A direct correlation between the chip migration and rampant merchant data breaches is hard to prove. But experts say retailers' prioritization of EMV compliance contributed to other payment card security gaps, leading to the current high level of merchant data breaches.
Traditional credit scoring is under siege from alternative underwriting, and TransUnion is joining the future by investing in other emerging trends such as mobile device security and health care payments.
It's a race to the finish line that also affects U.S. companies with European customers. In these final moments, every company must at least show good faith in attempting to follow the law and having procedures and technology in place to do so.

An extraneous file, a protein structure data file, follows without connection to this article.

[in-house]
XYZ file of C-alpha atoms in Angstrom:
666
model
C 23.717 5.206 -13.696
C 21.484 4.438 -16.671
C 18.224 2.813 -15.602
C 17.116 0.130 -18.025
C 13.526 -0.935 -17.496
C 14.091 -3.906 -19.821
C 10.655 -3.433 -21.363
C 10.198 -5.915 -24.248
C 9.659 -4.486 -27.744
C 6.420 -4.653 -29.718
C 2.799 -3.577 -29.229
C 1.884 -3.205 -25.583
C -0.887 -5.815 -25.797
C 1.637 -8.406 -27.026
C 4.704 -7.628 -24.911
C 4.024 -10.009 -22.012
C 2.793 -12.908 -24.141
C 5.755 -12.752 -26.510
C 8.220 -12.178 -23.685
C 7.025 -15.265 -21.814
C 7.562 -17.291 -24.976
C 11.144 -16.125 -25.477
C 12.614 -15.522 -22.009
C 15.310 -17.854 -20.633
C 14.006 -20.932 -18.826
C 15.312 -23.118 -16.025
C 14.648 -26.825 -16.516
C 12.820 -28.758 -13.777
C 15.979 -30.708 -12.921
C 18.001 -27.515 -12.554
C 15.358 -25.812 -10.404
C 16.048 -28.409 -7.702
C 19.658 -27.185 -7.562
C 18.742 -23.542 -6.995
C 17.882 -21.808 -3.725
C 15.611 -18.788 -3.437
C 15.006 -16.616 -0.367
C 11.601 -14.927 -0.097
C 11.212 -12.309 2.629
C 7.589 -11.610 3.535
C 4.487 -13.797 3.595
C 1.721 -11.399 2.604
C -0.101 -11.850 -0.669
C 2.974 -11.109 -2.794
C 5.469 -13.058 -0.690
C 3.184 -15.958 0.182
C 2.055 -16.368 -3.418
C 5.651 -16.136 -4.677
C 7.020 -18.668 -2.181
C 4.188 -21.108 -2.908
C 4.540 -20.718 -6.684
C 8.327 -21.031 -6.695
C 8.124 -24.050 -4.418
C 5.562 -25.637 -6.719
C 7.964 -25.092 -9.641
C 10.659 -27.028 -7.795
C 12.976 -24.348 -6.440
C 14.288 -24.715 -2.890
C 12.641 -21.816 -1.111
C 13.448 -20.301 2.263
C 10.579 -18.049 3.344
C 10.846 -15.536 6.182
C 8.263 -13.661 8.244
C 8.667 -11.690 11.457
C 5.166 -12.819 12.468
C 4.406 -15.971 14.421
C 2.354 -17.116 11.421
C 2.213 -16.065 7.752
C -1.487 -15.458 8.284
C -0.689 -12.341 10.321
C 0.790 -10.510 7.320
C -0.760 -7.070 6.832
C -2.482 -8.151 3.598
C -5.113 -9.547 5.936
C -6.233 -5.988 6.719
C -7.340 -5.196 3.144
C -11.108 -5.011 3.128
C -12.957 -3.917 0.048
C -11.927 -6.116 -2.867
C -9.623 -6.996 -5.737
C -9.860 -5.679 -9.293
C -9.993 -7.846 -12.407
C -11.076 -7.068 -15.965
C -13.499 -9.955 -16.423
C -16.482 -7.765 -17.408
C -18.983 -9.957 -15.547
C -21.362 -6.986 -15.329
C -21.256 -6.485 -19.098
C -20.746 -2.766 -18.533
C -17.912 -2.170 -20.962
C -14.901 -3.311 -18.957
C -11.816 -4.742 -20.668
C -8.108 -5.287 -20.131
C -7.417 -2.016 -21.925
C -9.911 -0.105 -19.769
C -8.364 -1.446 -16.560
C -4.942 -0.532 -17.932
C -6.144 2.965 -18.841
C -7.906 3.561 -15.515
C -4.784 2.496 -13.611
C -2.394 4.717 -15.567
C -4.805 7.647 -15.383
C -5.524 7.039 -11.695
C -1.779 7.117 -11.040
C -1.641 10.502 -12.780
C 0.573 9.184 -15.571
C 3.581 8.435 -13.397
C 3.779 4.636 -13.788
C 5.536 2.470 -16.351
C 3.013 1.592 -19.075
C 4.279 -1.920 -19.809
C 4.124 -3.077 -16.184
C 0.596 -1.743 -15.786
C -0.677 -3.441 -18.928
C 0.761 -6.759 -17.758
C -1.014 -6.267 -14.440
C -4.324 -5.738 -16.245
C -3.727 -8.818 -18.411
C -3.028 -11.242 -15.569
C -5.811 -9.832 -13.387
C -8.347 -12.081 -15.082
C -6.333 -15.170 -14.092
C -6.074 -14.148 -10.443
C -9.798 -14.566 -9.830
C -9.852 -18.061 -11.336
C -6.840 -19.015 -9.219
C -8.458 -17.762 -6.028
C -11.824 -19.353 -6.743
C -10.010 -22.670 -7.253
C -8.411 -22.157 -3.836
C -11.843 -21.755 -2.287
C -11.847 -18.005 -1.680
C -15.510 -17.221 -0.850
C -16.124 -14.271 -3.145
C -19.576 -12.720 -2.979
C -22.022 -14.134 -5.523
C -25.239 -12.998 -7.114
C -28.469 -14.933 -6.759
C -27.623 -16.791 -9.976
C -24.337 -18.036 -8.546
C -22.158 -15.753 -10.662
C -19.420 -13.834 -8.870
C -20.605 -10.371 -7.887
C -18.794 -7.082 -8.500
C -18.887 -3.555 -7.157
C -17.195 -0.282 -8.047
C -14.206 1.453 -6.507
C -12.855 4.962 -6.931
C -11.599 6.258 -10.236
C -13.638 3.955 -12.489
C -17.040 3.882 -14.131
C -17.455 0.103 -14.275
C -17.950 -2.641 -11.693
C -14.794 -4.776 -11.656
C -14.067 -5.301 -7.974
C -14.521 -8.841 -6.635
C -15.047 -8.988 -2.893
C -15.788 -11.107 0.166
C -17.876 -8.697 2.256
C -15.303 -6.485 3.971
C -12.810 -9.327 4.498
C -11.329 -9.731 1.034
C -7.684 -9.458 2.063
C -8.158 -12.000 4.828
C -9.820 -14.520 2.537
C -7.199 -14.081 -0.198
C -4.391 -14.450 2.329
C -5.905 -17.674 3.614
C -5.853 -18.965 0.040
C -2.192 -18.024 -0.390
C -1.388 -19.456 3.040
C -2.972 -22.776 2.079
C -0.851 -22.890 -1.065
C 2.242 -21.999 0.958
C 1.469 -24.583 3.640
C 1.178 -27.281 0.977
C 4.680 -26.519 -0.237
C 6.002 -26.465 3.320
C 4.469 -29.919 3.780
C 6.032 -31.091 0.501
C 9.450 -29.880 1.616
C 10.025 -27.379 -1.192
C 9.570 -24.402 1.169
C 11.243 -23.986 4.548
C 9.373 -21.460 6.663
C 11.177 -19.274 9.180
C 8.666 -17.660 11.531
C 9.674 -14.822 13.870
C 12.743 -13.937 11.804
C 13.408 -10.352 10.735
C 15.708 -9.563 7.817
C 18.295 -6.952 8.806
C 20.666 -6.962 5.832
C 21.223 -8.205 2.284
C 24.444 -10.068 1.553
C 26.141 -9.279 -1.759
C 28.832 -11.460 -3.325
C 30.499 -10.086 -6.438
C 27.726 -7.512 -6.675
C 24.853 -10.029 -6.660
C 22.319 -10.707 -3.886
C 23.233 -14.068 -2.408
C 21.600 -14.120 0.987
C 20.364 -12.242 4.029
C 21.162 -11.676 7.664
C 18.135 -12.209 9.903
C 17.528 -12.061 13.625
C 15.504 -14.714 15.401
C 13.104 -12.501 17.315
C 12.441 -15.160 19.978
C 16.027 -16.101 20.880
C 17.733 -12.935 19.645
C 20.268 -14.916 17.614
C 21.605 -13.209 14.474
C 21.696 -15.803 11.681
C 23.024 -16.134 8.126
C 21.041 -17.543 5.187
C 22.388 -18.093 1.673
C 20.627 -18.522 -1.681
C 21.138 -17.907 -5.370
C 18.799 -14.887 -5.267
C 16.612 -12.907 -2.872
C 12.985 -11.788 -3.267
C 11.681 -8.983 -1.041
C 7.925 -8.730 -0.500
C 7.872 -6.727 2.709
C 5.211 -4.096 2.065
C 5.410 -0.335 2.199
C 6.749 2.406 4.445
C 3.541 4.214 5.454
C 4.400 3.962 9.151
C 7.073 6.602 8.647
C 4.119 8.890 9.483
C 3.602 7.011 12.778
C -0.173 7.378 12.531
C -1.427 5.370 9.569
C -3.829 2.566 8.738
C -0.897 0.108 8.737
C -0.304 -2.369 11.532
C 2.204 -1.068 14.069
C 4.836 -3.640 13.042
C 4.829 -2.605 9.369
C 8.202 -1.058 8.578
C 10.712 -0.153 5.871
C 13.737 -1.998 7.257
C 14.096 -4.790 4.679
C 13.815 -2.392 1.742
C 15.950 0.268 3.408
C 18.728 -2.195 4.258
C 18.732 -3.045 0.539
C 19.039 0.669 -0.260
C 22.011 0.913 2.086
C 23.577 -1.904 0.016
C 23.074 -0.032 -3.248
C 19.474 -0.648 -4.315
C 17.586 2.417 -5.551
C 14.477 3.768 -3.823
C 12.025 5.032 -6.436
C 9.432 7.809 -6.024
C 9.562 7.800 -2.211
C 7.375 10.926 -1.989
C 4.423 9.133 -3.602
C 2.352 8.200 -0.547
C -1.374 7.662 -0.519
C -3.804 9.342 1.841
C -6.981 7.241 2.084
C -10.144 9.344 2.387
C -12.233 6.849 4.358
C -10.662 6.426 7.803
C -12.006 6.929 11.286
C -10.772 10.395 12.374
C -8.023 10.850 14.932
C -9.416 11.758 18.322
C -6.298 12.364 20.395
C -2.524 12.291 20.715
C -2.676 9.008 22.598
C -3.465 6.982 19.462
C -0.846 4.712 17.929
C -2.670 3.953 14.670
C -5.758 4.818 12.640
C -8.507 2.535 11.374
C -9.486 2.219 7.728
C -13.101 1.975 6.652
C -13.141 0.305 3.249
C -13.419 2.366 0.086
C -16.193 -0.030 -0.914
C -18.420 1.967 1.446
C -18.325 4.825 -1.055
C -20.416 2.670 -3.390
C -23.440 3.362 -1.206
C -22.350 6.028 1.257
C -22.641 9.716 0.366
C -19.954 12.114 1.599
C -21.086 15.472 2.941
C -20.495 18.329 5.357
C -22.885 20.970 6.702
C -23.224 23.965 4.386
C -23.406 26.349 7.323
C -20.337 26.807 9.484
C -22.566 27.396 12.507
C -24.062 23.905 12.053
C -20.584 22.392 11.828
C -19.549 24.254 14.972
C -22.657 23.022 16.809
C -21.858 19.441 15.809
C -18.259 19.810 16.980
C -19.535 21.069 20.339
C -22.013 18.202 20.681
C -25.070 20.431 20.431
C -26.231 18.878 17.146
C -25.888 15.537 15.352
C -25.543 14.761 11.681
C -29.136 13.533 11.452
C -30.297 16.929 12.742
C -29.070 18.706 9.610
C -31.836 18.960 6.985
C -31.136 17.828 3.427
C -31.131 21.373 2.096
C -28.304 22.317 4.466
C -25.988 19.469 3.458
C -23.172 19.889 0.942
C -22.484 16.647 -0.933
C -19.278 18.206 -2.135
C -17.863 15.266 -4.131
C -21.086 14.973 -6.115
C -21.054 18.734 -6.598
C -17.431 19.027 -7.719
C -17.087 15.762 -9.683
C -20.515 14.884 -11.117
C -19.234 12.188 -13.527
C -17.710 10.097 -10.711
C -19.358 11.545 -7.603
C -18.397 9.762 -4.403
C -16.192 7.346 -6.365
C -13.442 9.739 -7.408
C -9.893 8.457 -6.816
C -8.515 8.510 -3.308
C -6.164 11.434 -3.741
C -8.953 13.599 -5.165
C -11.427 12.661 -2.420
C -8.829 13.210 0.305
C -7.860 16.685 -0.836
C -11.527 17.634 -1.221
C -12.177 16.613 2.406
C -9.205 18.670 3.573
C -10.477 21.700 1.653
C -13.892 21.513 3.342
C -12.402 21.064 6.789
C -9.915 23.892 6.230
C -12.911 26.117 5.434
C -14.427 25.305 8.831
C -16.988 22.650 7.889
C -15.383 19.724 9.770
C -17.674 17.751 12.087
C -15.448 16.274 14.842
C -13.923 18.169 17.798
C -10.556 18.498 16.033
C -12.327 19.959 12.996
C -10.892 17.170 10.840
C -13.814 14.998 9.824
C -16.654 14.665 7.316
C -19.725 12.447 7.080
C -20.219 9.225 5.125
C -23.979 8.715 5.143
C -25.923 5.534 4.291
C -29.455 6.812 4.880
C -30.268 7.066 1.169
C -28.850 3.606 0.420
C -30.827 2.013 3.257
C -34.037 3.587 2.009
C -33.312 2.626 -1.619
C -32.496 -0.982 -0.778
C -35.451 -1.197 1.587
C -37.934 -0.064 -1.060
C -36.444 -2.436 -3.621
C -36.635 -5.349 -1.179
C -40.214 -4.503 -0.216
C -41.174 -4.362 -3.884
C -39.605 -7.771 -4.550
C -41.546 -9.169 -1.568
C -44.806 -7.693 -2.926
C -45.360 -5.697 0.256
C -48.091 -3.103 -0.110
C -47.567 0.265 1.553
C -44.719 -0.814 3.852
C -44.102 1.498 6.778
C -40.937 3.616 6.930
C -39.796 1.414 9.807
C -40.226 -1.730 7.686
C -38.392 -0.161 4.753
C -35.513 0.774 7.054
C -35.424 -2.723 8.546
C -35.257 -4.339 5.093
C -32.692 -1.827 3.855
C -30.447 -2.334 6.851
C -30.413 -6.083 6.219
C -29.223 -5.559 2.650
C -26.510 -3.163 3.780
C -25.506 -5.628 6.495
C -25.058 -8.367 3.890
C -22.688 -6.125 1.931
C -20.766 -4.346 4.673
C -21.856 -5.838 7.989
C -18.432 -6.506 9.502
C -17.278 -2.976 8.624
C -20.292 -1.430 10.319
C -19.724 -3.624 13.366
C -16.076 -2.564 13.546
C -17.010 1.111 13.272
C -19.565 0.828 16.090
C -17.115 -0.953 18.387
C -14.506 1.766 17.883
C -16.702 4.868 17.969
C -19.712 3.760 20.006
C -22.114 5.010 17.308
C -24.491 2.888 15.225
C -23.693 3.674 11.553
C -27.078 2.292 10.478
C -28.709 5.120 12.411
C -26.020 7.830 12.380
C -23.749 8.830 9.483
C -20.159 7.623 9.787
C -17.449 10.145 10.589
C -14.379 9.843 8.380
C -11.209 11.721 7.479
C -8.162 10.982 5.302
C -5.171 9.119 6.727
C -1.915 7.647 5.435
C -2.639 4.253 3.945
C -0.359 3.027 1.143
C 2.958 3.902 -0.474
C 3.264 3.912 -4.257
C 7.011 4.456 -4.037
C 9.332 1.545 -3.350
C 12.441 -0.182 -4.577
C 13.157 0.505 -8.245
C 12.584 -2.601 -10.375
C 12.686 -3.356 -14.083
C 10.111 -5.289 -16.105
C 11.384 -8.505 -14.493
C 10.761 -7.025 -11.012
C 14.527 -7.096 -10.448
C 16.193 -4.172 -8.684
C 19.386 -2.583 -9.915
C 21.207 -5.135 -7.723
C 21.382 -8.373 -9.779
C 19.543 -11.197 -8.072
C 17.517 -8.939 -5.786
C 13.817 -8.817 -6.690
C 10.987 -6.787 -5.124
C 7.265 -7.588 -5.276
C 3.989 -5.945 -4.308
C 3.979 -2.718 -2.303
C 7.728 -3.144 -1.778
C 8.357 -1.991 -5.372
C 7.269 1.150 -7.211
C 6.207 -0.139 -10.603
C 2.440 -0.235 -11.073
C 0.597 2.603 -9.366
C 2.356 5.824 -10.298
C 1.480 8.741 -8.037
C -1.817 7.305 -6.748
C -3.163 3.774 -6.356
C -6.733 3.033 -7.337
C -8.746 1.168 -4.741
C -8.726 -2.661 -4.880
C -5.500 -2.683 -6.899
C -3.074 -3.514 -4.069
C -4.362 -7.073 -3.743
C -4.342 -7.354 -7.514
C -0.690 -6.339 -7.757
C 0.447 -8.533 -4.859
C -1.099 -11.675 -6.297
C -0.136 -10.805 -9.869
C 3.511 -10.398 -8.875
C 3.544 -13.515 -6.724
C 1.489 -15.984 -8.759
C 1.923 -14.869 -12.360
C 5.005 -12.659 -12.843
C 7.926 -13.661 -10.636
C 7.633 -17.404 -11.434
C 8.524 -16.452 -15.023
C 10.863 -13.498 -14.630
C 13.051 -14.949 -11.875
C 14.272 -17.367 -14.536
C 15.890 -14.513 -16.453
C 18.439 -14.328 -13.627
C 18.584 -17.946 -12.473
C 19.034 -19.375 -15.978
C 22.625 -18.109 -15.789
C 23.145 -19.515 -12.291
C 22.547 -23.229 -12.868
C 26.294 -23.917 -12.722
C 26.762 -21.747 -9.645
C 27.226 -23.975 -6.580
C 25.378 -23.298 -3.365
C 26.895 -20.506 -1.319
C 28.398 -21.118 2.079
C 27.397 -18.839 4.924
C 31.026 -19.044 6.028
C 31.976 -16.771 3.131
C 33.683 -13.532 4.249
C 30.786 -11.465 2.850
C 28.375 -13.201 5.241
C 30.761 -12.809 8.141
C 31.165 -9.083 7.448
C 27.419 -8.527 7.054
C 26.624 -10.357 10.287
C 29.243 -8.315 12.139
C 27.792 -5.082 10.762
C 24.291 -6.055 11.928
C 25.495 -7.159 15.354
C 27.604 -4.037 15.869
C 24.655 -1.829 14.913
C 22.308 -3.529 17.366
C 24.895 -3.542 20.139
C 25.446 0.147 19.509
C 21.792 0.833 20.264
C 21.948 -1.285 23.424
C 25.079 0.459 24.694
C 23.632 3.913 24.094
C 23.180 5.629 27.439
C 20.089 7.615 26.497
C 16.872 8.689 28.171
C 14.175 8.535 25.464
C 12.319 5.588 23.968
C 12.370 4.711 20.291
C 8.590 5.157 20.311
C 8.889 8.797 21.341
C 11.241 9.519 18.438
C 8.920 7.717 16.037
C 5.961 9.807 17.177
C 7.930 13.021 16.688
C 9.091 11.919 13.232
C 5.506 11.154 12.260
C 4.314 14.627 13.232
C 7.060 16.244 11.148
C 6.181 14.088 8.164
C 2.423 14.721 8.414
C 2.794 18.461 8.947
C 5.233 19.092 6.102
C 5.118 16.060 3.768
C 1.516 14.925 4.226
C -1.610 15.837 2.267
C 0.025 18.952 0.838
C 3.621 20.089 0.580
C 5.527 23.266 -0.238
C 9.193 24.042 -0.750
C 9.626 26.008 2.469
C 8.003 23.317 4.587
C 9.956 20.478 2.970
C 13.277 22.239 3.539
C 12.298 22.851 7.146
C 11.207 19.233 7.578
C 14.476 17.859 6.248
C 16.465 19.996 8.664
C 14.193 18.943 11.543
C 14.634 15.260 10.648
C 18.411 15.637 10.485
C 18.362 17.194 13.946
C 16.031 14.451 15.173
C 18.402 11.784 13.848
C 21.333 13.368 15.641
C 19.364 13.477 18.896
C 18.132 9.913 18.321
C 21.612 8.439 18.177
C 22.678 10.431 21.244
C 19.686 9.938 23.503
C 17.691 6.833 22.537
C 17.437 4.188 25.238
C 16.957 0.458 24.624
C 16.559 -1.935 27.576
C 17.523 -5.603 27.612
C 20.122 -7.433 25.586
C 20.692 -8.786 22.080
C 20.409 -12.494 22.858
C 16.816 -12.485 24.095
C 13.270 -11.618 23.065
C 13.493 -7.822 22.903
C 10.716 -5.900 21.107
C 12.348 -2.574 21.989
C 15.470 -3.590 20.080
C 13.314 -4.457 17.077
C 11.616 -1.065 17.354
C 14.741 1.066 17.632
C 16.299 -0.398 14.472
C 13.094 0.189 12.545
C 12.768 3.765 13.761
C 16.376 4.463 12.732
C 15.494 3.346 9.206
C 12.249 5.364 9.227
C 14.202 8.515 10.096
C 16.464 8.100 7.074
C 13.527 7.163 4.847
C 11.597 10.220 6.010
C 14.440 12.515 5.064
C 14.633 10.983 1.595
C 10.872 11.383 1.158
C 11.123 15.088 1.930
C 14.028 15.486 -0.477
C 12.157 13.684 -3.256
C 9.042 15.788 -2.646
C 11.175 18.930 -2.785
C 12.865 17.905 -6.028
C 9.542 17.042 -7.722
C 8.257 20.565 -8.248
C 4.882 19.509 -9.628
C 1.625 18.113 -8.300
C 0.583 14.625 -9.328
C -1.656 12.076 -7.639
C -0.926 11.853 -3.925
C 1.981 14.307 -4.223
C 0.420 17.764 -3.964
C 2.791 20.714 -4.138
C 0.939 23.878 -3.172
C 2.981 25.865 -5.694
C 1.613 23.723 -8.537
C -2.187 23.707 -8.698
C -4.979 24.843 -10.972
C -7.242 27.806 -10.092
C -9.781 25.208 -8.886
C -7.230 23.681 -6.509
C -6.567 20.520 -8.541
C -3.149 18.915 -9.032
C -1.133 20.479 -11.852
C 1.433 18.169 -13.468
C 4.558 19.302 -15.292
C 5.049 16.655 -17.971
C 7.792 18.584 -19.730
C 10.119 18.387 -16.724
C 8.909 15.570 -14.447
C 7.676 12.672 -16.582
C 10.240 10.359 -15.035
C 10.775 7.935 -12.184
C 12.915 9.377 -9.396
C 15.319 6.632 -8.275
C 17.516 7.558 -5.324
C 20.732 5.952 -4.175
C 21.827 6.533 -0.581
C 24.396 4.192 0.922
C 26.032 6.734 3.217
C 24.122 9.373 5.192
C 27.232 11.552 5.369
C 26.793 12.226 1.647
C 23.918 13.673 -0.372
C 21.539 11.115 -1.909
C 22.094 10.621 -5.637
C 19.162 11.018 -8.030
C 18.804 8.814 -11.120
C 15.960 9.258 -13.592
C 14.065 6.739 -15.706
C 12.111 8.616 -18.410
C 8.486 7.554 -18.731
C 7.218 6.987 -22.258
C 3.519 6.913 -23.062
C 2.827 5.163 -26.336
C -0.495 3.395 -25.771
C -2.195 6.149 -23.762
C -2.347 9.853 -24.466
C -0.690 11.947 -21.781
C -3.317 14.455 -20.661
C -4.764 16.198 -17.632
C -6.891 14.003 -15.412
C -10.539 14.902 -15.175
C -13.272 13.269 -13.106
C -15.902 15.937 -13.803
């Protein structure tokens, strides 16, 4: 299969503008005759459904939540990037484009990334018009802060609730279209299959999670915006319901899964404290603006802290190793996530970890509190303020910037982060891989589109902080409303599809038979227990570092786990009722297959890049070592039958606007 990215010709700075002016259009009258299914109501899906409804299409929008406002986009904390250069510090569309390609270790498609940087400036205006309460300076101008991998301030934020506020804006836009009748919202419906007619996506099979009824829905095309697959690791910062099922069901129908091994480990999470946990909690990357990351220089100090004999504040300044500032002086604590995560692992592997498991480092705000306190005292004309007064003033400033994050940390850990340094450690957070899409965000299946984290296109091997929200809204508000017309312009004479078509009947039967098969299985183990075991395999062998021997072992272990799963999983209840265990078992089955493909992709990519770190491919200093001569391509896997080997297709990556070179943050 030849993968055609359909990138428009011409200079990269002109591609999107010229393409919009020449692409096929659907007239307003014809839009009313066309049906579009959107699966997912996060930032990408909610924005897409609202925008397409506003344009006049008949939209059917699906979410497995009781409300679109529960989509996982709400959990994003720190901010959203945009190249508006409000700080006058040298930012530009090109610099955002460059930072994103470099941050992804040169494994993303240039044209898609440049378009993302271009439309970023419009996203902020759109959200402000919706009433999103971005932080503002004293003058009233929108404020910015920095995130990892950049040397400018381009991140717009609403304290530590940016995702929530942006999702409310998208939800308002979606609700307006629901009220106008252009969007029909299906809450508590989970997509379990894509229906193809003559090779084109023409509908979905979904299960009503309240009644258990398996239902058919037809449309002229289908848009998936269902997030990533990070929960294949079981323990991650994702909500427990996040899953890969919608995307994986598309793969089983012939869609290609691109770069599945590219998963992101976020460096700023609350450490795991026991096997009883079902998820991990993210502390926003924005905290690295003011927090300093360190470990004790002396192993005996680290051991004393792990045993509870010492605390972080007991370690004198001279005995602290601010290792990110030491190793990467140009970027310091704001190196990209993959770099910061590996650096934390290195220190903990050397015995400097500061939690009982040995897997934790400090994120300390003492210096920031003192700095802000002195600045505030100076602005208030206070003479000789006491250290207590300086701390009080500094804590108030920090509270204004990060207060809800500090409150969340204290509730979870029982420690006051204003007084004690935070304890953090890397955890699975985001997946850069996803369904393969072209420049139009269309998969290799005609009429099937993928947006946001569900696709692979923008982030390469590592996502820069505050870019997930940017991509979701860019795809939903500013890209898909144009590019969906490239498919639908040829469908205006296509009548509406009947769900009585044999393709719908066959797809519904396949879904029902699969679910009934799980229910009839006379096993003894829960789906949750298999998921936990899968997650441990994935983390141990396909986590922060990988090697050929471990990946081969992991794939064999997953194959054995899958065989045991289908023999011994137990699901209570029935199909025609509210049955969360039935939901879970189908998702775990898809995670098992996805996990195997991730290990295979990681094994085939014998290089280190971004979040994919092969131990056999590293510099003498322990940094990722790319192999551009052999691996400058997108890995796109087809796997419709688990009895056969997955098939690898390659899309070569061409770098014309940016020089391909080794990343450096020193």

Data breaches have become routine, but the public reaction to these events is changing. Consumers are increasingly wary of sharing their information — just ask Mark Zuckerberg — and this trend raises the stakes for all financial institutions and merchants.
Even though a denial-of-service attack on an e-commerce site is not classified as a breach because data is usually not compromised, the 2018 Verizon Data Breach Investigations Report claims it is a growing menace to merchants who rely solely on their websites.
Before reports of the data breach at Saks Fifth Avenue, Saks OFF 5th, and Lord & Taylor fade from the news cycle, there's one detail that should alarm merchants, card issuers and consumers — and sets a tone for future data breaches.